It’s a common problem, and one we see all the time here at BTB Security. We conduct an annually-required penetration test or security assessment for a client and identify important security gaps that need to be addressed. A basic, and frequently encountered, example of such a gap is that too many employees have been granted unnecessary access to sensitive applications or data. The client takes some basic steps and they believe that the situation has been addressed but, when we return to do another assessment the following year, we find the same access control issue.
What the client actually fixed were the symptoms, not the root problem. Their IT team cut off the access that had been granted to certain employees, which addressed the problem on the surface. But, without updating the underlying issue – the faulty onboarding process for new employees – they continued to grant unnecessary access to a new group of people.
This pattern plays out in a variety of ways in many companies. The reason: No single individual in the company is responsible for its overall security stance. Some companies make security part of an IT person’s job, but operational duties usually force security to the bottom of their priority list. What’s more, such a person tends to be more tactical, often putting out immediate fires, rather than being strategic and proactively identifying root issues. The result: even though companies spend good money to improve their security, the same problems keep cropping up.
Every company needs a Chief Information Security Officer (CISO). A dedicated security executive, he or she reports directly to the senior leadership and/or the board of directors. They are responsible for setting and overseeing the policies, standards and procedures that keep the company compliant with regulations and within tolerance of its risk appetite. It’s an important role and one that should not be overlooked.
However, small- and midsized companies often hesitate to create such a position. First, it’s expensive: typical CISO salaries range from $200,000 to $300,000 annually. But, more importantly, companies may not know how or where to start when creating the position. Often, corporate leadership recognizes the need for better security, but isn’t sure exactly what that entails. That makes it hard to go out and hire the right CISO, or effectively promote from within.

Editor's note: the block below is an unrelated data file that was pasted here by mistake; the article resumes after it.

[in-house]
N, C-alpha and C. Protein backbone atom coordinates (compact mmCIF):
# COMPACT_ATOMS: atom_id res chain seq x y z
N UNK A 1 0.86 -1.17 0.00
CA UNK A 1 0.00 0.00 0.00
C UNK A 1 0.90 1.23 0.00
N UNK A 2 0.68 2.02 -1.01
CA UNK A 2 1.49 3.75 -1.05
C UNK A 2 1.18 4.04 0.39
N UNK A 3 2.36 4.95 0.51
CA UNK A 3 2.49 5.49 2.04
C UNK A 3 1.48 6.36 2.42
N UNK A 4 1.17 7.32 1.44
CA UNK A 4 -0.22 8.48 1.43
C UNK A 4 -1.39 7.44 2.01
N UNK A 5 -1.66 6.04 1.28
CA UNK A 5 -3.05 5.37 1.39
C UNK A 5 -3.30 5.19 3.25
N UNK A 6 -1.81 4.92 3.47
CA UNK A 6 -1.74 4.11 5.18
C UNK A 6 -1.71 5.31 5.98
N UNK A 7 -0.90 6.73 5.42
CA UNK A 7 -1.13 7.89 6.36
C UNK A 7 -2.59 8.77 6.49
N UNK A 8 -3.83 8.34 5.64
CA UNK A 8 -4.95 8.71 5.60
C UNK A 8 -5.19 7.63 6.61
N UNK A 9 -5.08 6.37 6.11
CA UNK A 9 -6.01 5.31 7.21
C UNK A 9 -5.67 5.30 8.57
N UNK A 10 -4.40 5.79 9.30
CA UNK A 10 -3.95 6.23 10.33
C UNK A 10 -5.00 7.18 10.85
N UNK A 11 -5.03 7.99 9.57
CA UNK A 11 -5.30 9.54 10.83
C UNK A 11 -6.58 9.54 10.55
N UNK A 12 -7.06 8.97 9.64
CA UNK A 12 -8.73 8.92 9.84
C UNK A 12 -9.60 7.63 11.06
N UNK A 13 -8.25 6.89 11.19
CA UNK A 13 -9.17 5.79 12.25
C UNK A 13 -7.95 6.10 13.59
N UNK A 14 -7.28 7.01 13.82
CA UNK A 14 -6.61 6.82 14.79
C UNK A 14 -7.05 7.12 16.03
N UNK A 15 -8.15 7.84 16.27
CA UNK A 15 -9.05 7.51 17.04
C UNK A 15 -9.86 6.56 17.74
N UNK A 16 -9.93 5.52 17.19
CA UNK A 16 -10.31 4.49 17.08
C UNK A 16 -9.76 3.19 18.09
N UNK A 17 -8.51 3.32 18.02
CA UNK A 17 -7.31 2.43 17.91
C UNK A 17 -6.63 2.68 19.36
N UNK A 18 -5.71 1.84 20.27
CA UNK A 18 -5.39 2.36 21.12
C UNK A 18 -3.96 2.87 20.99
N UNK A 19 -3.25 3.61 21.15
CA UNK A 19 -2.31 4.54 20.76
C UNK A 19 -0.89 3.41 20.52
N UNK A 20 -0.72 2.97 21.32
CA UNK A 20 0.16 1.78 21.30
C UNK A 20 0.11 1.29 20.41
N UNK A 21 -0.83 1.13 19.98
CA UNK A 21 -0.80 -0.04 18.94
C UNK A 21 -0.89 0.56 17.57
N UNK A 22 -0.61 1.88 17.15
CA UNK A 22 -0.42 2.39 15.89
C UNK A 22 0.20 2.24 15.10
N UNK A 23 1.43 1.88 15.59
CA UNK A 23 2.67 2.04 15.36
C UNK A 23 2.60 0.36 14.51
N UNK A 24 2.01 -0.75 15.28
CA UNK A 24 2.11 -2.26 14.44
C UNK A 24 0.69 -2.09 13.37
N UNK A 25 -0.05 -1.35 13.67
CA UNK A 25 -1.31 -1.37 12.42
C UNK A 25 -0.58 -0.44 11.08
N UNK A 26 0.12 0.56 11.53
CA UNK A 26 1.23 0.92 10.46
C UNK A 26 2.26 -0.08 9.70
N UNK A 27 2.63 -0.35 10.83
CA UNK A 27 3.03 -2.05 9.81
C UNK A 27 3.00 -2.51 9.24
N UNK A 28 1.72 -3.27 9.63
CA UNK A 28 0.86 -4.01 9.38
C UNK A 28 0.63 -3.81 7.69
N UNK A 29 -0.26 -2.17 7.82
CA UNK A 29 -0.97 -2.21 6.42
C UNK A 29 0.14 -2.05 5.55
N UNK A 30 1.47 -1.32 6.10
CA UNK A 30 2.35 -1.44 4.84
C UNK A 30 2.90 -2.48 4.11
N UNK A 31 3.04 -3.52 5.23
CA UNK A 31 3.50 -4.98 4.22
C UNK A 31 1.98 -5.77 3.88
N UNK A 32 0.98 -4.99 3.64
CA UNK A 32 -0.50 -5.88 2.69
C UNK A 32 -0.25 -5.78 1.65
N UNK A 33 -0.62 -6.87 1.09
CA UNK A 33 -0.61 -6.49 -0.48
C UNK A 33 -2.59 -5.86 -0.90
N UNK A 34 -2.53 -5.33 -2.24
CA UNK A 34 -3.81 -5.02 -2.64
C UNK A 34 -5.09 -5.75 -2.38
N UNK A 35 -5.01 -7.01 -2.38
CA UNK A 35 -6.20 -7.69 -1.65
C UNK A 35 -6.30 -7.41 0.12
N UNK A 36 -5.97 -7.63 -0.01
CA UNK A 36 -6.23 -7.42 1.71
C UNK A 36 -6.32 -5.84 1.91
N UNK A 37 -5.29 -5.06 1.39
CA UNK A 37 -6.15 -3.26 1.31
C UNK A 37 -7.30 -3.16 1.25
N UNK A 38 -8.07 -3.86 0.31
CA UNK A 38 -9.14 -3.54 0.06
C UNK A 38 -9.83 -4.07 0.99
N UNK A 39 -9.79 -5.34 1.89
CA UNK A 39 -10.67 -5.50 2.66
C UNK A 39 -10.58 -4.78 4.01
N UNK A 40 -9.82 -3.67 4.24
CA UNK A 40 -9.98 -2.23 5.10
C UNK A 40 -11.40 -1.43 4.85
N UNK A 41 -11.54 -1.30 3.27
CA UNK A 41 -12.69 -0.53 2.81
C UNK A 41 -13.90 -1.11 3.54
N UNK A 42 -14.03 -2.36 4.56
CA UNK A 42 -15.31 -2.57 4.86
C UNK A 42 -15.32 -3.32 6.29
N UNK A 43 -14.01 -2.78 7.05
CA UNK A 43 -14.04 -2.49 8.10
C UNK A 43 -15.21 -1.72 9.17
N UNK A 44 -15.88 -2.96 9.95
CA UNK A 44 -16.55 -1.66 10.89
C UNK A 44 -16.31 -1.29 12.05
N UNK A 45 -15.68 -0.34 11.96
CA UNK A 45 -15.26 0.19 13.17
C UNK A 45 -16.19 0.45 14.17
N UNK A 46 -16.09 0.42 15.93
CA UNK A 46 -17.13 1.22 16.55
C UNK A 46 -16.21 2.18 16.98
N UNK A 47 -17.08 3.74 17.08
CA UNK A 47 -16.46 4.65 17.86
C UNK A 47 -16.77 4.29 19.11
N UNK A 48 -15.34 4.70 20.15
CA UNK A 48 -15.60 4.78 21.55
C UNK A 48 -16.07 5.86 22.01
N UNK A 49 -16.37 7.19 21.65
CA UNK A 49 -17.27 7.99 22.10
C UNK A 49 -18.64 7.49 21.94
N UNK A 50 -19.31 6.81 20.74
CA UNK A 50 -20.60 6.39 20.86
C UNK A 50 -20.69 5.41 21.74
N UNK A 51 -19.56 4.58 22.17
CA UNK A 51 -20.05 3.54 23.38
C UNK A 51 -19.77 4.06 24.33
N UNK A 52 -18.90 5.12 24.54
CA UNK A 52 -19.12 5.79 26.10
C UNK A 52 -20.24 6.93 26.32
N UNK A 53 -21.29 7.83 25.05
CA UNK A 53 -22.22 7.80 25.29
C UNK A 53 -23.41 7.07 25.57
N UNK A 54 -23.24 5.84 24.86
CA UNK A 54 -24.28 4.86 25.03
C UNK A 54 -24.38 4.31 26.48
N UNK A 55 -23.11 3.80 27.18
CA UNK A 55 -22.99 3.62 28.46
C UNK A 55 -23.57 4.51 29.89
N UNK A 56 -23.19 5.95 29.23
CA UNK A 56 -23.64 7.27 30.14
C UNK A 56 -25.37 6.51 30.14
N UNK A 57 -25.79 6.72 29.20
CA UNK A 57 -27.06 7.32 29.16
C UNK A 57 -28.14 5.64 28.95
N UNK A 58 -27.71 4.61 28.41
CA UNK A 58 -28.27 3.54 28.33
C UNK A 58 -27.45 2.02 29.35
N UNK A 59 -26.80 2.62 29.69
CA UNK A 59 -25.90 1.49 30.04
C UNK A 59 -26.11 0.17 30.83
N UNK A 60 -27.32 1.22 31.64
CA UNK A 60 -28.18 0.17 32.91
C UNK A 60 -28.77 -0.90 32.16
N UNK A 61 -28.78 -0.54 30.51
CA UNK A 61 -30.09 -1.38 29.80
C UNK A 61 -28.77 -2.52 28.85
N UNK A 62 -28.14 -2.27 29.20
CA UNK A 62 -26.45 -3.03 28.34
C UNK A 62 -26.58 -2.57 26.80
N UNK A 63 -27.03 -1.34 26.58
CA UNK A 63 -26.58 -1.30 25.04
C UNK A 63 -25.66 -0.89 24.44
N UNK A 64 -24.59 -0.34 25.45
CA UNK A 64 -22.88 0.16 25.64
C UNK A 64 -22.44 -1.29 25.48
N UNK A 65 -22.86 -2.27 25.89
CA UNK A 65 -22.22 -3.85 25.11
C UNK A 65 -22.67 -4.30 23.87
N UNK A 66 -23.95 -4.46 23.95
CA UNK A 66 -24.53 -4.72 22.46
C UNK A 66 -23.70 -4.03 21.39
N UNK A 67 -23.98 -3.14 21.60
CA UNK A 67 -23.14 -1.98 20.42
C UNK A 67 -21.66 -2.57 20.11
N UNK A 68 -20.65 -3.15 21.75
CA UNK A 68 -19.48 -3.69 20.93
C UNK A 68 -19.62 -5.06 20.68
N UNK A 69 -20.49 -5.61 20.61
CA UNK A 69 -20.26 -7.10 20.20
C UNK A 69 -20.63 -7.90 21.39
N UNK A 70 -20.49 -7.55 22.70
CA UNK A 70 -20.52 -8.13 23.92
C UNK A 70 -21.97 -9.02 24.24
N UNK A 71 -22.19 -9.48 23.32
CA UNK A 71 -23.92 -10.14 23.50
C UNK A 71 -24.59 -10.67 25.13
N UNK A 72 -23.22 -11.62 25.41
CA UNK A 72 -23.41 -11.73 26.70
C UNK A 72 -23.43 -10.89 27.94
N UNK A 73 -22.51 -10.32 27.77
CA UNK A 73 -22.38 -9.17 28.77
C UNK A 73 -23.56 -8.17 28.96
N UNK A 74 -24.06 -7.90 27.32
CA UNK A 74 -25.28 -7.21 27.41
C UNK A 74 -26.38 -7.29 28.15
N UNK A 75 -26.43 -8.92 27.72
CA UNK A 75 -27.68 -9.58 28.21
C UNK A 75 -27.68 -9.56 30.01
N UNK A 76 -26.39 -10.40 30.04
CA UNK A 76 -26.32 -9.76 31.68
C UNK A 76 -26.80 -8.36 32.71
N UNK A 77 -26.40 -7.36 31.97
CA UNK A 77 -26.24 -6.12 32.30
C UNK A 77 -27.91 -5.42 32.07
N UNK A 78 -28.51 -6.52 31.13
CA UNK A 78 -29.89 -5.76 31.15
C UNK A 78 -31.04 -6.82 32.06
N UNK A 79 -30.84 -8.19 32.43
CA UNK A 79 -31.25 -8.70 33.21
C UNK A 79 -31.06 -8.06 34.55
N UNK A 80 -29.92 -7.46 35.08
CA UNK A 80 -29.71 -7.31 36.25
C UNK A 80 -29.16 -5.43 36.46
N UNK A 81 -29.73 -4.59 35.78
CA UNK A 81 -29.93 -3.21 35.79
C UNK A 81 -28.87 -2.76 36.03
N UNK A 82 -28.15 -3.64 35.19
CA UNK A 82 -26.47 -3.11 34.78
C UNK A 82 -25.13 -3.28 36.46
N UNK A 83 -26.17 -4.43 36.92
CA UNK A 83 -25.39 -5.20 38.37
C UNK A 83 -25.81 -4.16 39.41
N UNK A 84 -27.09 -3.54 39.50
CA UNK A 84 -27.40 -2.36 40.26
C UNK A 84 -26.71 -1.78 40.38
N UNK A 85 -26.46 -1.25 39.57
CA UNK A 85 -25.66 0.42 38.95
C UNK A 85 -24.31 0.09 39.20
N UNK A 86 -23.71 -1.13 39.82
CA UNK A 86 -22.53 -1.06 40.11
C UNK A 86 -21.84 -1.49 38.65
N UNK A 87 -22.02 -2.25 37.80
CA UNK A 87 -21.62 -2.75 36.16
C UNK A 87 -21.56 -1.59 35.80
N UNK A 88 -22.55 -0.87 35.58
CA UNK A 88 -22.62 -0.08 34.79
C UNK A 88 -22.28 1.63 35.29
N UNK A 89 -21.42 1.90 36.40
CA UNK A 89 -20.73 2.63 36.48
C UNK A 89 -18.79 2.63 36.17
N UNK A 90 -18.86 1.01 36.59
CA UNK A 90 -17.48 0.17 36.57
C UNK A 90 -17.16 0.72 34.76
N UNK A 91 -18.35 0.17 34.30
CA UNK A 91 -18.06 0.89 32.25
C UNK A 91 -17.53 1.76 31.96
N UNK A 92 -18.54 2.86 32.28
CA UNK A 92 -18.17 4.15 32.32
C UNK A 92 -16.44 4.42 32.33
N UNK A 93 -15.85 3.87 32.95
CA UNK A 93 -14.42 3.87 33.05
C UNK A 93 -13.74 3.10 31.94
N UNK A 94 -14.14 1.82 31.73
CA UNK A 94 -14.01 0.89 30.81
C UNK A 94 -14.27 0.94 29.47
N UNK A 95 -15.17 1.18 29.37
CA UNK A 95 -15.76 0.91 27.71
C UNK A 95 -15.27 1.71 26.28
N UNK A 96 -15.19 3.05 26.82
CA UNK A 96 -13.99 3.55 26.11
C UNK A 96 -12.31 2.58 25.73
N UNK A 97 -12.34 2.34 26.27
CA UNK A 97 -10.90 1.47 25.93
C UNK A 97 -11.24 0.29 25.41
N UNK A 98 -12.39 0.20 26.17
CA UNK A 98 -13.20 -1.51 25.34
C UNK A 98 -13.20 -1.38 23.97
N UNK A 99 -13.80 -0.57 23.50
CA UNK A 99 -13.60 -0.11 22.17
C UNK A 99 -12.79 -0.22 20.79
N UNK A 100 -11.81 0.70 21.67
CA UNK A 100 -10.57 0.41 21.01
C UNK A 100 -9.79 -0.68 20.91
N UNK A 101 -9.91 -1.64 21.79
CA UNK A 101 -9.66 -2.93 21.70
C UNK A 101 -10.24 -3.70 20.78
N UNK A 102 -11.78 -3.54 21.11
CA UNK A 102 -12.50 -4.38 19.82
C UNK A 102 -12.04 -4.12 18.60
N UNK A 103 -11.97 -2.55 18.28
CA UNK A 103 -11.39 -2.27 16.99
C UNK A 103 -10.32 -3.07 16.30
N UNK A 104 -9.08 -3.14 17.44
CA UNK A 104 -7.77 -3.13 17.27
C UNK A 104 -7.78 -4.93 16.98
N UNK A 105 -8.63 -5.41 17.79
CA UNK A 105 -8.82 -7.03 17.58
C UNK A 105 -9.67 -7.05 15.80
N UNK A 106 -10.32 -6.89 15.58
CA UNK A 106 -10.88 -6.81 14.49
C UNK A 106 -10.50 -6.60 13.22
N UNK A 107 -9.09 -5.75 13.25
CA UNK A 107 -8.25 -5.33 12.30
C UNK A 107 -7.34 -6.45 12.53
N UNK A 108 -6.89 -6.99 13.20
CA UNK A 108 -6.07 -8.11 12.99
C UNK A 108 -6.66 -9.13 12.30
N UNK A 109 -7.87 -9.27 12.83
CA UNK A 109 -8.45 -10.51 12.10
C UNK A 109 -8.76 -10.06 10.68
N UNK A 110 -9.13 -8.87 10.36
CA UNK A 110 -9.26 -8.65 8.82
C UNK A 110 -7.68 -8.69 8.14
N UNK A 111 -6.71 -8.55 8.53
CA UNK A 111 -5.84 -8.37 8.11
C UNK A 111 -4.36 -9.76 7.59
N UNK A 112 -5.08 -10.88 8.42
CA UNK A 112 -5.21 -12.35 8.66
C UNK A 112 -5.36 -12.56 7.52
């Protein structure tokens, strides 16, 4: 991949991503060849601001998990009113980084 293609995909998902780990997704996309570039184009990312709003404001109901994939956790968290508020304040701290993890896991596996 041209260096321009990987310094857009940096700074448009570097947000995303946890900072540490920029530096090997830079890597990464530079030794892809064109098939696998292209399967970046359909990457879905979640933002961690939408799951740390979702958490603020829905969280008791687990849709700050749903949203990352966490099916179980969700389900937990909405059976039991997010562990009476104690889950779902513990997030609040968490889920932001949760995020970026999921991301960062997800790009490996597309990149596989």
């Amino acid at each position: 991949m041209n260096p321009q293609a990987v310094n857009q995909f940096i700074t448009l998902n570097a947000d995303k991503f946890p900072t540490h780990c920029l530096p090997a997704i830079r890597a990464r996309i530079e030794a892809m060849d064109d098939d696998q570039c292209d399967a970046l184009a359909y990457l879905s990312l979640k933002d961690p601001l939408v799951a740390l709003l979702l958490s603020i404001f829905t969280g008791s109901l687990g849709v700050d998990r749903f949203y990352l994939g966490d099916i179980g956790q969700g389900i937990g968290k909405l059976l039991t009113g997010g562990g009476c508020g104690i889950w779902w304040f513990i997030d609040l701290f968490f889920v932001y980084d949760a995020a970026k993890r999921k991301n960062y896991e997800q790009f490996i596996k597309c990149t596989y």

That’s why BTB created its CISO Advisory Practice which helps clients create, implement and maintain practical, effective information security programs that are tailored for their business. On a part-time basis, yet fully integrated into the client culture, BTB provides a CISO-caliber person to work with the organization’s existing security personnel and collaborate with other functions like HR, Legal and Compliance, in addition to Information Technology. This individual identifies security needs, sets strategy and puts the right procedures in place by coordinating the implementation of any additional technologies or processes required and maintaining the program – all in alignment with the company’s business strategy. Some clients use the service long-term instead of hiring their own full-time CISO. Others use it as an onramp to hire their own CISO, in which case, BTB helps them build and implement a strategic security program, then helps them recruit, vet and hire the right candidate.
When hiring, you’ll often find that there are plenty of candidates with technical expertise, but the key to finding a good CISO is getting someone who views the role as a business function, not just a technical one. Because BTB already knows the client’s business, and because we have helped design the security program, we have the expertise to help identify the best candidates for that particular client.
BTB’s service doesn’t end once a client hires their new CISO. BTB stays involved to help transition the new CISO into the role through training and coaching. By helping to match the right candidate with the right company, then making sure everyone works well together, we help the client achieve effective, long-term, strategic security.
To learn more about BTB Security and how we can help your organization improve its security posture – whether through our CISO Advisor Practice or for other security needs – visit us at www.btbsecurity.com.